Has the armed conflict in Afghanistan affected the rules on the conduct of hostilities?

Geiss, R. and Siegrist, M. (2011) Has the armed conflict in Afghanistan affected the rules on the conduct of hostilities? International Review of the Red Cross, 93(881), pp. 11-46. (doi:10.1017/S1816383111000191)

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Abstract

The armed conflict in Afghanistan since 2001 has raised manifold questions pertaining to the humanitarian rules relative to the conduct of hostilities. In Afghanistan, as is often the case in so-called asymmetric conflicts, the geographical and temporal boundaries of the battlefield, and the distinction between civilians and fighters, are increasingly blurred. As a result, the risks for both civilians and soldiers operating in Afghanistan are high. The objective of this article is to assess whether – and if so how much – the armed conflict in Afghanistan has affected the application and interpretation of the principles of distinction, proportionality, and precaution – principles that form the core of legal rules pertaining to the conduct of hostilities.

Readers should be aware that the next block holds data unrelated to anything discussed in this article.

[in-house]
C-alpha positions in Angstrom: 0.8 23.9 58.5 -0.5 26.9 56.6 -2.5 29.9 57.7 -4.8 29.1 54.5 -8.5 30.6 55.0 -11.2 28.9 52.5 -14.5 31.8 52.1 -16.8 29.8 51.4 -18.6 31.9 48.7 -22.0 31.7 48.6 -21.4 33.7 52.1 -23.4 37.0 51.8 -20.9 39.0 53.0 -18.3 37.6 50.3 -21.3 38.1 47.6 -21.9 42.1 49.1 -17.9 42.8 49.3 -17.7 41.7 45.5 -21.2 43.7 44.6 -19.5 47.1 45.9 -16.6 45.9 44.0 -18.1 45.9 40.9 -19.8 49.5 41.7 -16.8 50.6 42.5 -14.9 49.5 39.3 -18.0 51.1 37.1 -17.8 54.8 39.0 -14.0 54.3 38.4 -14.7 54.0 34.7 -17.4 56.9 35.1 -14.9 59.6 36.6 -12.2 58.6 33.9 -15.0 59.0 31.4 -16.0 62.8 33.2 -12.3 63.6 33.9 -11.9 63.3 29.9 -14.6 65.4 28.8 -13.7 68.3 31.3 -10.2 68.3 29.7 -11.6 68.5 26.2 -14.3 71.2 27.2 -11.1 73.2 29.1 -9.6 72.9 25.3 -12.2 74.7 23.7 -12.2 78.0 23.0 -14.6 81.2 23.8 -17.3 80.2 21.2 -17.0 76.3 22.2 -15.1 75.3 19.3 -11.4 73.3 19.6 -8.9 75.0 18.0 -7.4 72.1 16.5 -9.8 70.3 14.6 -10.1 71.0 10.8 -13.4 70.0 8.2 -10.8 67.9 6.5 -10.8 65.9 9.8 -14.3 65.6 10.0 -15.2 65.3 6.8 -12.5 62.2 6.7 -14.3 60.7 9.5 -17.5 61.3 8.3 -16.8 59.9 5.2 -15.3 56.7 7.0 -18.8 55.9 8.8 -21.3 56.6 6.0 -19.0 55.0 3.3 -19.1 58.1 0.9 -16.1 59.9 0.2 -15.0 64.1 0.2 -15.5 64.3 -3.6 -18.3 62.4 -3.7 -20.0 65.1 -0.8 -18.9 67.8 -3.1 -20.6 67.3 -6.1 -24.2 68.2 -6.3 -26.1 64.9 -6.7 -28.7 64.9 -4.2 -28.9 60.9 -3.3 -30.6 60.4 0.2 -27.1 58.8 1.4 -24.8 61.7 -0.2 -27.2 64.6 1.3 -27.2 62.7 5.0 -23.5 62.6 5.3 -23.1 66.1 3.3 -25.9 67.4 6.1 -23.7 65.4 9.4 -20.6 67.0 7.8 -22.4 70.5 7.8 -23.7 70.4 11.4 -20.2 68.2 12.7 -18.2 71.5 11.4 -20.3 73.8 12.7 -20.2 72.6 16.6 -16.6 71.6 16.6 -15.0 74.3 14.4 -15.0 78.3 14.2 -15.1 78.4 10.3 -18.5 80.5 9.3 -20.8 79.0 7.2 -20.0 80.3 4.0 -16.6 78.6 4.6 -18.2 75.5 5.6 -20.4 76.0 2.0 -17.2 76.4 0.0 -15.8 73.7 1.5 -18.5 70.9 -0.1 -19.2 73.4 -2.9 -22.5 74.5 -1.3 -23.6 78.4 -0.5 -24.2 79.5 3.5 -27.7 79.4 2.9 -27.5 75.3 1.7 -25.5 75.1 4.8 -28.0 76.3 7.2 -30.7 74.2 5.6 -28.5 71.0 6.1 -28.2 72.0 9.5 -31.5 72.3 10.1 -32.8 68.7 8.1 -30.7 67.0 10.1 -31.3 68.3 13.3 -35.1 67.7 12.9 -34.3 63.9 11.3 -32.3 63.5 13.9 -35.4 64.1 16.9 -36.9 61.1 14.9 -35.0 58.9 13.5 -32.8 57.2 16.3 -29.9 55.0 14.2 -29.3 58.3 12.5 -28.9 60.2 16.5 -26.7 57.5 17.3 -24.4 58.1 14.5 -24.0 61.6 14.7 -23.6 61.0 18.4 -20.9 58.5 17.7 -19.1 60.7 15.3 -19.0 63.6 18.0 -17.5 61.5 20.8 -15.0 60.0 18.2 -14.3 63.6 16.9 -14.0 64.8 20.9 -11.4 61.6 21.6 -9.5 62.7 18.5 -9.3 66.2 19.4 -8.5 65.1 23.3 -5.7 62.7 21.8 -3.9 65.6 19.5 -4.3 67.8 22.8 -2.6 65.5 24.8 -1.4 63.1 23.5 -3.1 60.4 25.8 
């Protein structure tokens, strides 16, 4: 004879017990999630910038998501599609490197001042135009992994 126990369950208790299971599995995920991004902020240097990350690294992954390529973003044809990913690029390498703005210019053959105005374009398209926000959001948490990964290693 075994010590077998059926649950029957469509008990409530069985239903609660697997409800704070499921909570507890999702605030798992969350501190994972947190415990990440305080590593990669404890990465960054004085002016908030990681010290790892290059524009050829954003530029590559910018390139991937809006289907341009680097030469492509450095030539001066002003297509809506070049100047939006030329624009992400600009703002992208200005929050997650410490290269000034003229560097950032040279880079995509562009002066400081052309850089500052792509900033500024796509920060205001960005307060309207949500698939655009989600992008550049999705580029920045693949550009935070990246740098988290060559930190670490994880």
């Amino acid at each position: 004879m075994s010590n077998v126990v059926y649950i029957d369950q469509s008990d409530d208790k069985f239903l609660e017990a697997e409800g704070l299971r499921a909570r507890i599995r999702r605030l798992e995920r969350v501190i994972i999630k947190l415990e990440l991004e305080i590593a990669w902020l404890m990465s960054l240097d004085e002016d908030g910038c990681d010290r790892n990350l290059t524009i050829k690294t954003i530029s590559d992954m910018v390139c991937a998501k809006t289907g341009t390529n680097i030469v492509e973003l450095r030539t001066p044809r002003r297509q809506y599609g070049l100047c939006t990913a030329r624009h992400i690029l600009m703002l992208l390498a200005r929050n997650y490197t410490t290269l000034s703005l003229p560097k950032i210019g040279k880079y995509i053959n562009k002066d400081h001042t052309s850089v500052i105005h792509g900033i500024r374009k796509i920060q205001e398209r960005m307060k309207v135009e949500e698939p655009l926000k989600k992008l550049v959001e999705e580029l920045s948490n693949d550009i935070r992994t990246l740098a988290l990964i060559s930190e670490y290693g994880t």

Item Type:Articles
Status:Published
Refereed:Yes
Glasgow Author(s) Enlighten ID:Geiss, Professor Robin
Authors: Geiss, R., and Siegrist, M.
College/School:College of Social Sciences > School of Law
Journal Name:International Review of the Red Cross
Publisher:Cambridge University Press
ISSN:1816-3831
ISSN (Online):1607-5889
Published Online:05 August 2011
Copyright Holders:Copyright © 2011 International Committee of the Red Cross
First Published:First published in International Review of the Red Cross 93(881):11-46
Publisher Policy:Reproduced in accordance with the copyright policy of the publisher

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